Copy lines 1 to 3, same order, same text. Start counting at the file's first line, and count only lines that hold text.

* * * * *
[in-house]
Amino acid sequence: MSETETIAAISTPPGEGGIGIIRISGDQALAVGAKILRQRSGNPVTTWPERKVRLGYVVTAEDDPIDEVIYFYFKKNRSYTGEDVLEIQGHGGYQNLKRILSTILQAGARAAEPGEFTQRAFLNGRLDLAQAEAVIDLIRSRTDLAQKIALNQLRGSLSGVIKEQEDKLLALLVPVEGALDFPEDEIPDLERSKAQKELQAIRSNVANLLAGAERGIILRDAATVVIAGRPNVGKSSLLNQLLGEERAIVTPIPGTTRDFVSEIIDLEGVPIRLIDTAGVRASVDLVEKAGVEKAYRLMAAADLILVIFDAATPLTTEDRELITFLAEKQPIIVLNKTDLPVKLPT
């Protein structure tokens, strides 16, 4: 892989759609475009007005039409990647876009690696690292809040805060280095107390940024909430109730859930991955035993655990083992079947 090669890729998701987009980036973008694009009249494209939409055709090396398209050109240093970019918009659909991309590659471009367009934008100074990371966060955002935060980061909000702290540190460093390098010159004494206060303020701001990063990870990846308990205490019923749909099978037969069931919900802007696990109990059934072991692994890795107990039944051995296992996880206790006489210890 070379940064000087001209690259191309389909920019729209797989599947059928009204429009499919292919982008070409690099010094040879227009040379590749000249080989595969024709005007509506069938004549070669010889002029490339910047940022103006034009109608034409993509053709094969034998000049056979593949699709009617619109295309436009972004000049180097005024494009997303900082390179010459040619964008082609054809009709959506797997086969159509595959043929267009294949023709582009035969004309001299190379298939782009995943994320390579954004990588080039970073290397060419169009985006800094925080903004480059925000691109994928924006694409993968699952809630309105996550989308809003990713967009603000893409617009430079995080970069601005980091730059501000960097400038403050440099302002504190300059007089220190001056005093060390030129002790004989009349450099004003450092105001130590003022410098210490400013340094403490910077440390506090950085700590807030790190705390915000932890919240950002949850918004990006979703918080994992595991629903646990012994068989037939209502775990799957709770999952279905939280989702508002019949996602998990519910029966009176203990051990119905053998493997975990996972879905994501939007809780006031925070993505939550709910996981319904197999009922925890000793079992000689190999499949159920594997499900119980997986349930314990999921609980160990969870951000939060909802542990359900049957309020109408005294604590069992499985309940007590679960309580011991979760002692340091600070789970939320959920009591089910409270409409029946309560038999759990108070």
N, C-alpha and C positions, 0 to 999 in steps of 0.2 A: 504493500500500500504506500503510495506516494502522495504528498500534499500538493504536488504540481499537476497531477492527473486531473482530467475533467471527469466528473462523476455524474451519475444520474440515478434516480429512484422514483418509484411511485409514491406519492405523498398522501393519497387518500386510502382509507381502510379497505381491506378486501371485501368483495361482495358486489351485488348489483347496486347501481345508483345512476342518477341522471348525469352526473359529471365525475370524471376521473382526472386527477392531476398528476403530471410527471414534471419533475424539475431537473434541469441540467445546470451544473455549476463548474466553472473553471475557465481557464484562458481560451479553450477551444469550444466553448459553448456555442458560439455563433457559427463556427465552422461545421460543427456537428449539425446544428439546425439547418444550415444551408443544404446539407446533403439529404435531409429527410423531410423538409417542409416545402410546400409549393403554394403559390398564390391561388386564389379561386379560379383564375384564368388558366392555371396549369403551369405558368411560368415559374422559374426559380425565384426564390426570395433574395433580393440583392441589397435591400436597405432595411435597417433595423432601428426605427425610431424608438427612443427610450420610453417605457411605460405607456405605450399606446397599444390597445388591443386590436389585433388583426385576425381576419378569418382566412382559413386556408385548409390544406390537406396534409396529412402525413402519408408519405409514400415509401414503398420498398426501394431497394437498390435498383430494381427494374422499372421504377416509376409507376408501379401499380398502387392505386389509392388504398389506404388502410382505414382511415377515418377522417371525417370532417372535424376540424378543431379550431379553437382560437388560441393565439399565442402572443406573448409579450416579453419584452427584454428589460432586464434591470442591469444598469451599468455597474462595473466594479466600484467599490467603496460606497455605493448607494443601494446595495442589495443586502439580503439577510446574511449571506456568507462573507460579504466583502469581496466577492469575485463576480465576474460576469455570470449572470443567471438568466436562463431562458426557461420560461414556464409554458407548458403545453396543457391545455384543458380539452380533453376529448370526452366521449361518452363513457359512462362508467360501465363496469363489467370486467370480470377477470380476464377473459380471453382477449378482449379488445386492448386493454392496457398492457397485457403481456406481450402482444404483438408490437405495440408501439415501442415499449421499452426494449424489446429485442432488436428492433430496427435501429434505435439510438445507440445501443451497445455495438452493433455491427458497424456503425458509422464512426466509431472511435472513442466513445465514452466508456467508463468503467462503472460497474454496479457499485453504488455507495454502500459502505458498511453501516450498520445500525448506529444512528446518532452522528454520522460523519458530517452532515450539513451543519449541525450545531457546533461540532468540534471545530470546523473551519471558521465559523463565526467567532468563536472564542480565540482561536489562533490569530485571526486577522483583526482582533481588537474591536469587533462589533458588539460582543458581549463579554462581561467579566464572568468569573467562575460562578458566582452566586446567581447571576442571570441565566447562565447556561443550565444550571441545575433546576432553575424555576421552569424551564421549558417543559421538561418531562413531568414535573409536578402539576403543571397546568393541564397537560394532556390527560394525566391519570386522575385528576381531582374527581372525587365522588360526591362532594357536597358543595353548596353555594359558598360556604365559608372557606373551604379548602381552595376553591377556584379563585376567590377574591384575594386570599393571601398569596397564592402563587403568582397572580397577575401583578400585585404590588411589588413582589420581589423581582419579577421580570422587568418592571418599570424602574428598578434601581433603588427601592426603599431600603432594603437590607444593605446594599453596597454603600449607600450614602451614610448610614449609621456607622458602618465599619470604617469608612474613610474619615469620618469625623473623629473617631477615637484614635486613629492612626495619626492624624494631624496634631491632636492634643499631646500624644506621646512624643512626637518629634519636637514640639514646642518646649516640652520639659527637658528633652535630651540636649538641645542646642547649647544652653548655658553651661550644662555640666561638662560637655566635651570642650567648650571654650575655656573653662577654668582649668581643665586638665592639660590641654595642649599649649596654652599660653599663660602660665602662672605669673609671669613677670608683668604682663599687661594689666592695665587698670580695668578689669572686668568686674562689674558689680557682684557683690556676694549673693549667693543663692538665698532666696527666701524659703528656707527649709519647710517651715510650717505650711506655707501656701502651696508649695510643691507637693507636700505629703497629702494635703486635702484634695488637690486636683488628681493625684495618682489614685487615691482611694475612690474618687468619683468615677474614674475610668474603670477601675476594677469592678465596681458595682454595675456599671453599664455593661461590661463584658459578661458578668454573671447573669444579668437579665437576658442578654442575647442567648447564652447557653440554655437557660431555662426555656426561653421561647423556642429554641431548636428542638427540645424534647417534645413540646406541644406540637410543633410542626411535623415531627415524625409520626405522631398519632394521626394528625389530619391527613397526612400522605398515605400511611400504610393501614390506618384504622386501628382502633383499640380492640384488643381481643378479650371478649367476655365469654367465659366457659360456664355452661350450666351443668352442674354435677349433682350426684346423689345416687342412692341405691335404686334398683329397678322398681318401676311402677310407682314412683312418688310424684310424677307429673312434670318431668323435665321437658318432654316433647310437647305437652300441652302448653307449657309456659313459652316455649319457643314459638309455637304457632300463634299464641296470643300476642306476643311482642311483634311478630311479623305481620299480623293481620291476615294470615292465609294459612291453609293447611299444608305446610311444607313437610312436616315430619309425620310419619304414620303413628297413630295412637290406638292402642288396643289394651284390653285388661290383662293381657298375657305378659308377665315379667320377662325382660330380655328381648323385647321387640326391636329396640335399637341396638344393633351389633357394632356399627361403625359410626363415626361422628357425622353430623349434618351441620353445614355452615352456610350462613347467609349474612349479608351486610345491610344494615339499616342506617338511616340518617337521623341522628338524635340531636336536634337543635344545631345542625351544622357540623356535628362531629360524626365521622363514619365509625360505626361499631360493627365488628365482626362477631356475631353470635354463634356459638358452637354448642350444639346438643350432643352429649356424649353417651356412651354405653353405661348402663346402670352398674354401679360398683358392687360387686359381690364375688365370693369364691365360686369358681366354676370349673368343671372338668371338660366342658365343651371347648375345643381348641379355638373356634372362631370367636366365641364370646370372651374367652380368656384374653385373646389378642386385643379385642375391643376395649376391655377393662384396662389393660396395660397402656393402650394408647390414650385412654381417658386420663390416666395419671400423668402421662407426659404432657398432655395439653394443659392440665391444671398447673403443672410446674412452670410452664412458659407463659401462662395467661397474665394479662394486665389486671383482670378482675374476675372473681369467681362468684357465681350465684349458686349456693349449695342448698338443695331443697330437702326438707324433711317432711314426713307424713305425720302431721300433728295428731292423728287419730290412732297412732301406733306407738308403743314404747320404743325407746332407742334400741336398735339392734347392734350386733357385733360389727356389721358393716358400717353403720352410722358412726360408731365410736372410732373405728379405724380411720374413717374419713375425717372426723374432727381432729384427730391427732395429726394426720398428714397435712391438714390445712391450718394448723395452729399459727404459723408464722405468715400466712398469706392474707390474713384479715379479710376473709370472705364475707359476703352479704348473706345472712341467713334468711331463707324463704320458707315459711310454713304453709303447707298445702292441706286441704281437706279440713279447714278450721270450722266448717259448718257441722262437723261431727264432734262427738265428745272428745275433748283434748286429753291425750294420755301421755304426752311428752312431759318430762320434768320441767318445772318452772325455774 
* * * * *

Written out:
[in-house]
Amino acid sequence: MSETETIAAISTPPGEGGIGIIRISGDQALAVGAKILRQRSGNPVTTWPERKVRLGYVVTAEDDPIDEVIYFYFKKNRSYTGEDVLEIQGHGGYQNLKRILSTILQAGARAAEPGEFTQRAFLNGRLDLAQAEAVIDLIRSRTDLAQKIALNQLRGSLSGVIKEQEDKLLALLVPVEGALDFPEDEIPDLERSKAQKELQAIRSNVANLLAGAERGIILRDAATVVIAGRPNVGKSSLLNQLLGEERAIVTPIPGTTRDFVSEIIDLEGVPIRLIDTAGVRASVDLVEKAGVEKAYRLMAAADLILVIFDAATPLTTEDRELITFLAEKQPIIVLNKTDLPVKLPT
């Protein structure tokens, strides 16, 4: 892989759609475009007005039409990647876009690696690292809040805060280095107390940024909430109730859930991955035993655990083992079947 090669890729998701987009980036973008694009009249494209939409055709090396398209050109240093970019918009659909991309590659471009367009934008100074990371966060955002935060980061909000702290540190460093390098010159004494206060303020701001990063990870990846308990205490019923749909099978037969069931919900802007696990109990059934072991692994890795107990039944051995296992996880206790006489210890 070379940064000087001209690259191309389909920019729209797989599947059928009204429009499919292919982008070409690099010094040879227009040379590749000249080989595969024709005007509506069938004549070669010889002029490339910047940022103006034009109608034409993509053709094969034998000049056979593949699709009617619109295309436009972004000049180097005024494009997303900082390179010459040619964008082609054809009709959506797997086969159509595959043929267009294949023709582009035969004309001299190379298939782009995943994320390579954004990588080039970073290397060419169009985006800094925080903004480059925000691109994928924006694409993968699952809630309105996550989308809003990713967009603000893409617009430079995080970069601005980091730059501000960097400038403050440099302002504190300059007089220190001056005093060390030129002790004989009349450099004003450092105001130590003022410098210490400013340094403490910077440390506090950085700590807030790190705390915000932890919240950002949850918004990006979703918080994992595991629903646990012994068989037939209502775990799957709770999952279905939280989702508002019949996602998990519910029966009176203990051990119905053998493997975990996972879905994501939007809780006031925070993505939550709910996981319904197999009922925890000793079992000689190999499949159920594997499900119980997986349930314990999921609980160990969870951000939060909802542990359900049957309020109408005294604590069992499985309940007590679960309580011991979760002692340091600070789970939320959920009591089910409270409409029946309560038999759990108070």